Couric paid special tribute to a member of the class, Lynette Jones, a double-major in English and African-American studies in the College who "is in the fight of her life," battling an aggressive cancer.
"Despite the pain, fatigue and fear that come with her diagnosis, Lynette has been powering through, writing papers from her hospital bed and focusing on the future," Couric said. "She told me she would try her hardest to come to her graduation. And she's here!"
As the throng cheered and applauded, Couric said, "Lynette, you are my new profile in courage. If you're not an example of resilience, I don't know what is."
In her remarks, Sullivan recognized several graduates with family connections, including a mother and daughter in the School of Continuing and Professional Studies' Bachelor of Interdisciplinary Studies program; a father and daughter who were earning degrees from the School of Engineering and Applied Science and the College, respectively; and a father, Skip Castro Band drummer Corky Schoonover, who also earned a BIS, and son, Patrick, who graduated from the School of Architecture.
Noting that University founder Thomas Jefferson was "a family man," Sullivan said, "In a 1789 letter to his younger brother Randolph, Thomas Jefferson wrote, 'No society is so precious as that of one's own family.' I imagine that Mr. Jefferson would be delighted to know about these family members who have pursued learning side by side at the University that he founded."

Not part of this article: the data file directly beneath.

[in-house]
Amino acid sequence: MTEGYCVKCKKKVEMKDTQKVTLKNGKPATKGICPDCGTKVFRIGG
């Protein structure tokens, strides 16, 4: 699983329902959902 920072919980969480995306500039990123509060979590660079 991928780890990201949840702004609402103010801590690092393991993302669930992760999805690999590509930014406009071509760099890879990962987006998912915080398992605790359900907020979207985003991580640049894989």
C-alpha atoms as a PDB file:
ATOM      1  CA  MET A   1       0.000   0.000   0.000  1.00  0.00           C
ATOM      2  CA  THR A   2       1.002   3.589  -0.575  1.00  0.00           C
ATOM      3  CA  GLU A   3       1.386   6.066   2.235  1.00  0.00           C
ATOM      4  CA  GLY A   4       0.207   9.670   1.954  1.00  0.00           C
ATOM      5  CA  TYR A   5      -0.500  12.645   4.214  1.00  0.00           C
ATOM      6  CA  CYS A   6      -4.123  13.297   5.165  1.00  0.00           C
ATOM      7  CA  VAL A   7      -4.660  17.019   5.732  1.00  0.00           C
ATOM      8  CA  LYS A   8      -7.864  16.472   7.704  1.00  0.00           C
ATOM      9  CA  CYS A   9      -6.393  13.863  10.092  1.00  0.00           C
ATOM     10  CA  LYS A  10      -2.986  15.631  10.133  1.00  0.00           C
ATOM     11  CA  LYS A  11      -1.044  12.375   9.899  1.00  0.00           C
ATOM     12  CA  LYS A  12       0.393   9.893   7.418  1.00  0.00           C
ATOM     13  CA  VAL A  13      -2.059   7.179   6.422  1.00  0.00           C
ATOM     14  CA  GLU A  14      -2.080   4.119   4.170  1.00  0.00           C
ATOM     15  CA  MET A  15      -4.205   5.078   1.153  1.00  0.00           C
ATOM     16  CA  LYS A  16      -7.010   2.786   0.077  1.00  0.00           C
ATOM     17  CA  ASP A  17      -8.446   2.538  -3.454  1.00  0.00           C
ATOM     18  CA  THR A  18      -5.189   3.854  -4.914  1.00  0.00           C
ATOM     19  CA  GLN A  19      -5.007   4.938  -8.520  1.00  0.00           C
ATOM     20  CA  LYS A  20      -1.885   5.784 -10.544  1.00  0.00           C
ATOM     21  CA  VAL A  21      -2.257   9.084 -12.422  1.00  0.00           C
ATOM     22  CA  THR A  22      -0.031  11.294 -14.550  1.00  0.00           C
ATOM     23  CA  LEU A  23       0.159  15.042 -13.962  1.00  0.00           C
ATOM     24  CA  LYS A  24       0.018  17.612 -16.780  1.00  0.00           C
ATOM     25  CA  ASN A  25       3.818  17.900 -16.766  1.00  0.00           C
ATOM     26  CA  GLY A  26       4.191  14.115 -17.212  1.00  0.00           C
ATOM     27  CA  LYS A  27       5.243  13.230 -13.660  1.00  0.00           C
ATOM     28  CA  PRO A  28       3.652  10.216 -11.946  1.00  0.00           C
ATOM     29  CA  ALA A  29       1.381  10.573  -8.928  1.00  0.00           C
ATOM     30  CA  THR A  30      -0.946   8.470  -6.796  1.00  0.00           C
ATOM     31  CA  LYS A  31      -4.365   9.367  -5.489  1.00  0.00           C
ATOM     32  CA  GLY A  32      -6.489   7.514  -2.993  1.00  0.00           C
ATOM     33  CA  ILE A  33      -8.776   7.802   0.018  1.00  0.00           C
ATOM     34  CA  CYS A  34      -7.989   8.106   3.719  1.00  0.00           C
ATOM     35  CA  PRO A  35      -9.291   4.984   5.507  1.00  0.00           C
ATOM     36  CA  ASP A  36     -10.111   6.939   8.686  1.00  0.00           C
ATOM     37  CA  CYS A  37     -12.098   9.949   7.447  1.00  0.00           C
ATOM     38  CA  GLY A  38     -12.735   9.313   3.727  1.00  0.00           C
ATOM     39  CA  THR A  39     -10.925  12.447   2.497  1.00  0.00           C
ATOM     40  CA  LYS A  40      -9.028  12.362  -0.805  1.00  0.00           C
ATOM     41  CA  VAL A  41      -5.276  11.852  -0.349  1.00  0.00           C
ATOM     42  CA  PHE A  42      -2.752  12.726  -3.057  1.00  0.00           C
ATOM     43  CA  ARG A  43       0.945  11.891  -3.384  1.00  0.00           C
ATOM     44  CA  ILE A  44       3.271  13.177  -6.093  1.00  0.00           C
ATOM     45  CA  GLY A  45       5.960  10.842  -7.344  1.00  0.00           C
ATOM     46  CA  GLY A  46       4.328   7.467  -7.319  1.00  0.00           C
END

After spotlighting some of the Class of 2012's accomplished members, Sullivan said, "Thomas Jefferson wanted this University to be 'based on the illimitable freedom of the human mind' so that students here would be free, in his words, 'to explore and to expose every subject susceptible of its contemplation.' As you can tell from these stories, our students have upheld Jefferson's intention by exploring the boundless possibilities of learning.
"They and their classmates in the Class of 2012 are now well-prepared to provide vision and leadership at every level of the careers and communities they will enter as they leave this place."
"Leaving this place" was a bit chaotic in the minutes after the main ceremony concluded, as graduates scrambled to reconnect with their families and hustle to their respective diploma ceremonies, some of which were scheduled to begin just minutes later. Nonetheless, as they had been all day long, the crowds were polite and good-humored.
Even at 7 a.m., surprisingly fresh-faced graduates-to-be, some already wearing their robes, crossed paths with packs of morning joggers as they made their way to Central Grounds. On the Lawn, proud parents snapped the obligatory graduate- in-front-of-Rotunda pictures. By two hours before the ceremony, all of the seats along the route of the academic procession were filled; later risers took the consolation prize of seats in the shade.
The procession, accompanied by the 392nd Army Band from Fort Lee, lasted more than an hour. Graduates strove to outdo each other in decorating their mortarboards; perhaps the most impressive headgear was a replica of the house from the animated movie "Up," complete with a large bouquet of colorful balloons. Few of the other graduates' balloons made it through the ceremony, either taking flight into the sparkling blue skies or meeting an untimely demise.
By mid-afternoon, as the last diplomas were handed out, the crowds thinned to a scattering few, and the University's 193rd academic session drew to a close.
– by Dan Heuchert